- Capital spending announced by Boris Johnson to be largely met by cash reserves already held by NHS
- Prime minister has insisted spending announcement was “new money”
- £1bn lift to spending limit means trusts can revert to their original plans for capital projects
The capital spending announced by Boris Johnson will be largely funded by cash reserves already held by NHS providers, a letter to the service confirms.
In a letter to trusts, seen by HSJ, NHS England and NHS Improvement said the government has agreed to raise the Department of Health and Social Care’s capital spending limit by £1bn. This means trusts can revert to their original spending plans in 2019-20, having previously being told to cut them by a fifth.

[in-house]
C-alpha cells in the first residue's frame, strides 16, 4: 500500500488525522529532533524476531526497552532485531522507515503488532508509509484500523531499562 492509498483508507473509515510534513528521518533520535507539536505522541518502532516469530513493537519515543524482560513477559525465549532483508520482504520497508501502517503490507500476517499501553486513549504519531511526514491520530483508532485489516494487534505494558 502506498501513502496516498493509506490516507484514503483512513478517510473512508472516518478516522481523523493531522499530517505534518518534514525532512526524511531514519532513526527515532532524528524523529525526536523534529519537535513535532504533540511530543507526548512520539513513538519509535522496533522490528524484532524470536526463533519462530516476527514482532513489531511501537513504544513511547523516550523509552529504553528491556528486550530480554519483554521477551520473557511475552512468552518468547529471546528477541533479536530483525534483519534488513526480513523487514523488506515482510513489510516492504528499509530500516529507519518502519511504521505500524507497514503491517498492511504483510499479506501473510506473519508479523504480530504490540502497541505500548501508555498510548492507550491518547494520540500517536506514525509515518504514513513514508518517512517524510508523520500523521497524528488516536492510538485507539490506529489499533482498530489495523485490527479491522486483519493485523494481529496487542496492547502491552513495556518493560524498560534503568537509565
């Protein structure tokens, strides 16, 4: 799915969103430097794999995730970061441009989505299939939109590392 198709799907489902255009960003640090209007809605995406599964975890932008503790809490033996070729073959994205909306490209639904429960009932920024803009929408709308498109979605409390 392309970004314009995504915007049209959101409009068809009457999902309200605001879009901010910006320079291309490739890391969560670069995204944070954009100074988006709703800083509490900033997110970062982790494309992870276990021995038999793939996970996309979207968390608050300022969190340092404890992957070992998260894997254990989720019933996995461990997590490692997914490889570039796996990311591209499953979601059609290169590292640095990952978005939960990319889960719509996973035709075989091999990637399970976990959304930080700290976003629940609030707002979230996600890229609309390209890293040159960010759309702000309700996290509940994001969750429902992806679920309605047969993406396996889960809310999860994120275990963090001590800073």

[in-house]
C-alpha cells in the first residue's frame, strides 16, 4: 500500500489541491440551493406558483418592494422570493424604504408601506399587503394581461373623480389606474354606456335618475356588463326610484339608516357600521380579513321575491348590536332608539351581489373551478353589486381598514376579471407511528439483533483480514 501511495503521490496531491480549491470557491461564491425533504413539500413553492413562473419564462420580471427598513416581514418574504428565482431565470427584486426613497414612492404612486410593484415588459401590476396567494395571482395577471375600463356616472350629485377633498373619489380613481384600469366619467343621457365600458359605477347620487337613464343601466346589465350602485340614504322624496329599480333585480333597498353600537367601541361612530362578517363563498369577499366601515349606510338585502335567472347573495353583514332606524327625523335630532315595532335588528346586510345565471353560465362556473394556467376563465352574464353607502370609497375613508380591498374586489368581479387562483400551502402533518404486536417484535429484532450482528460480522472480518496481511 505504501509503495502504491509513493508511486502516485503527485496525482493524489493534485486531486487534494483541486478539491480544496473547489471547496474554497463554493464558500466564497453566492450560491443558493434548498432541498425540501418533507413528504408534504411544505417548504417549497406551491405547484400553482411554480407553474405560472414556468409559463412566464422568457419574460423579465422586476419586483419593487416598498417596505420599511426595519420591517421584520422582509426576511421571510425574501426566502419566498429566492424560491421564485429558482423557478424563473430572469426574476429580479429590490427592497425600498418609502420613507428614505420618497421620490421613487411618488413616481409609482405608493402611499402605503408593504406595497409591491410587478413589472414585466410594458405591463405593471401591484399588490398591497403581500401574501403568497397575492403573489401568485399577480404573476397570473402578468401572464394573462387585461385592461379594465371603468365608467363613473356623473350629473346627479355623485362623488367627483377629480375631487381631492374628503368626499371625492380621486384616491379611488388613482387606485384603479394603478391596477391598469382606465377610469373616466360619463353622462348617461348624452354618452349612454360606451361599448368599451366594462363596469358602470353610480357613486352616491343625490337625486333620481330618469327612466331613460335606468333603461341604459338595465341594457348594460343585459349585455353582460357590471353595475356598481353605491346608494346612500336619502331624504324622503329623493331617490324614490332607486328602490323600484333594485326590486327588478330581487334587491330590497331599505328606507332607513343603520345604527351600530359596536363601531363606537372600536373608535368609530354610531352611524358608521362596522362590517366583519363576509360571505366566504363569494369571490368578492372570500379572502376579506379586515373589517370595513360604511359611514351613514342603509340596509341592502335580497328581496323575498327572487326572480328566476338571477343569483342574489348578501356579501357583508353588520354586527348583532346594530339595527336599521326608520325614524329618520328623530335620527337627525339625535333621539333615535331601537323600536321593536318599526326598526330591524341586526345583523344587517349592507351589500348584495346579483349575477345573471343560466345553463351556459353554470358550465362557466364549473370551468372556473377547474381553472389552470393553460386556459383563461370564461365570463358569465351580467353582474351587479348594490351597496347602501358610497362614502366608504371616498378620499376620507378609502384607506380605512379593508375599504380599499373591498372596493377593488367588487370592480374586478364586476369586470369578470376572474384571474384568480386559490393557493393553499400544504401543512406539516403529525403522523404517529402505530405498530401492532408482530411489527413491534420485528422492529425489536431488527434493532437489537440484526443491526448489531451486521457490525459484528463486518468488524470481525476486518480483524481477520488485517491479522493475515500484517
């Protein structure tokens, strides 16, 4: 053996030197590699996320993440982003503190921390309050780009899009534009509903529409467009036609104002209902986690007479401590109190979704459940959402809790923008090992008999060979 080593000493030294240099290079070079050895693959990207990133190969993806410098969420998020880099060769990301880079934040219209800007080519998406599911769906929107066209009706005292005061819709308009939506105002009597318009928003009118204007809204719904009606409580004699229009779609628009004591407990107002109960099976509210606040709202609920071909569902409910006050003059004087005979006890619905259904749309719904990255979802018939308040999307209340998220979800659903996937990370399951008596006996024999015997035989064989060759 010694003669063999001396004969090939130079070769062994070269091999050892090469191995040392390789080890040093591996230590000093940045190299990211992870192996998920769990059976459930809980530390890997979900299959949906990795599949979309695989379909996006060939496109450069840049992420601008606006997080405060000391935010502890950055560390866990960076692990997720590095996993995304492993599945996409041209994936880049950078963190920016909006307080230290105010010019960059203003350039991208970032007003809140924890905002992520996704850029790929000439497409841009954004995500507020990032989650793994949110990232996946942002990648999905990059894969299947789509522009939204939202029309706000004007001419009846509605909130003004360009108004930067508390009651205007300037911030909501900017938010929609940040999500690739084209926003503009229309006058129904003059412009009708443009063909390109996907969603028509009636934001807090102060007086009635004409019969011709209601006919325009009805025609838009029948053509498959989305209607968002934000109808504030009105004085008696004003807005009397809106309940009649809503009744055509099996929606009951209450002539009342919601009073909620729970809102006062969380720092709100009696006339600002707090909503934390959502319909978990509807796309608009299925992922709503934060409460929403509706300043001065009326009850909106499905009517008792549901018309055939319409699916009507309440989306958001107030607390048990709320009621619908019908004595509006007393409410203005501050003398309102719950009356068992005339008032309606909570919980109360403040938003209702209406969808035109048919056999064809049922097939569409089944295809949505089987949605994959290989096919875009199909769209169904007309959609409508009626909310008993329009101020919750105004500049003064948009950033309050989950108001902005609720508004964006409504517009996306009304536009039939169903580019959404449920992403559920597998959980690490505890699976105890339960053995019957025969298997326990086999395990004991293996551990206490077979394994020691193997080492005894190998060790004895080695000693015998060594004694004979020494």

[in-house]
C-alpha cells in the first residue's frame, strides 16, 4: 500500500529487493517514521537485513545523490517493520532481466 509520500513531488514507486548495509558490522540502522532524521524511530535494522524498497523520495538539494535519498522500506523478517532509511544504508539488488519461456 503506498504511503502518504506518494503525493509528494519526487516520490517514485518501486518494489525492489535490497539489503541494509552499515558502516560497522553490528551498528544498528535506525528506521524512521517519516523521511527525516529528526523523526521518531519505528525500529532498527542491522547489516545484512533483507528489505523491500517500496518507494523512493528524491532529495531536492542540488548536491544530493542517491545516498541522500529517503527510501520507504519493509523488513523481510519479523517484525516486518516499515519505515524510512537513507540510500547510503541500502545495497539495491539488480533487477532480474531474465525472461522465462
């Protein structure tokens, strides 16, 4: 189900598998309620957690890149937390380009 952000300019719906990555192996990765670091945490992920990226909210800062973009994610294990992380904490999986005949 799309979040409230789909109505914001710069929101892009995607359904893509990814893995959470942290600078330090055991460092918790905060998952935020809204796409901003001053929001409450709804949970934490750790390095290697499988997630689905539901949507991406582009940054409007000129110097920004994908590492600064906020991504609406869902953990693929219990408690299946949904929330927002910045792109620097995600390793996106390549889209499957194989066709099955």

It comes after prime minister Boris Johnson announced £1.8bn of additional capital for the service earlier this month. He later insisted this was “new money” following criticism of its presentation by the Nuffield Trust think tank.
The letter, from NHSE/I chief financial officer Julian Kelly, confirmed that £1bn of the additional spending in 2019-20 would be met through “trust’s own income and reserves or where [the Department of Health and Social Care] has already approved the business case or funding for programmes”. Many trusts have significant cash reserves which they had previously been told not to spend, and the new limit loosens the constraints.
The 20 per cent cut had been estimated to have shaved £950m from trust’s original 2019-20 capital plans.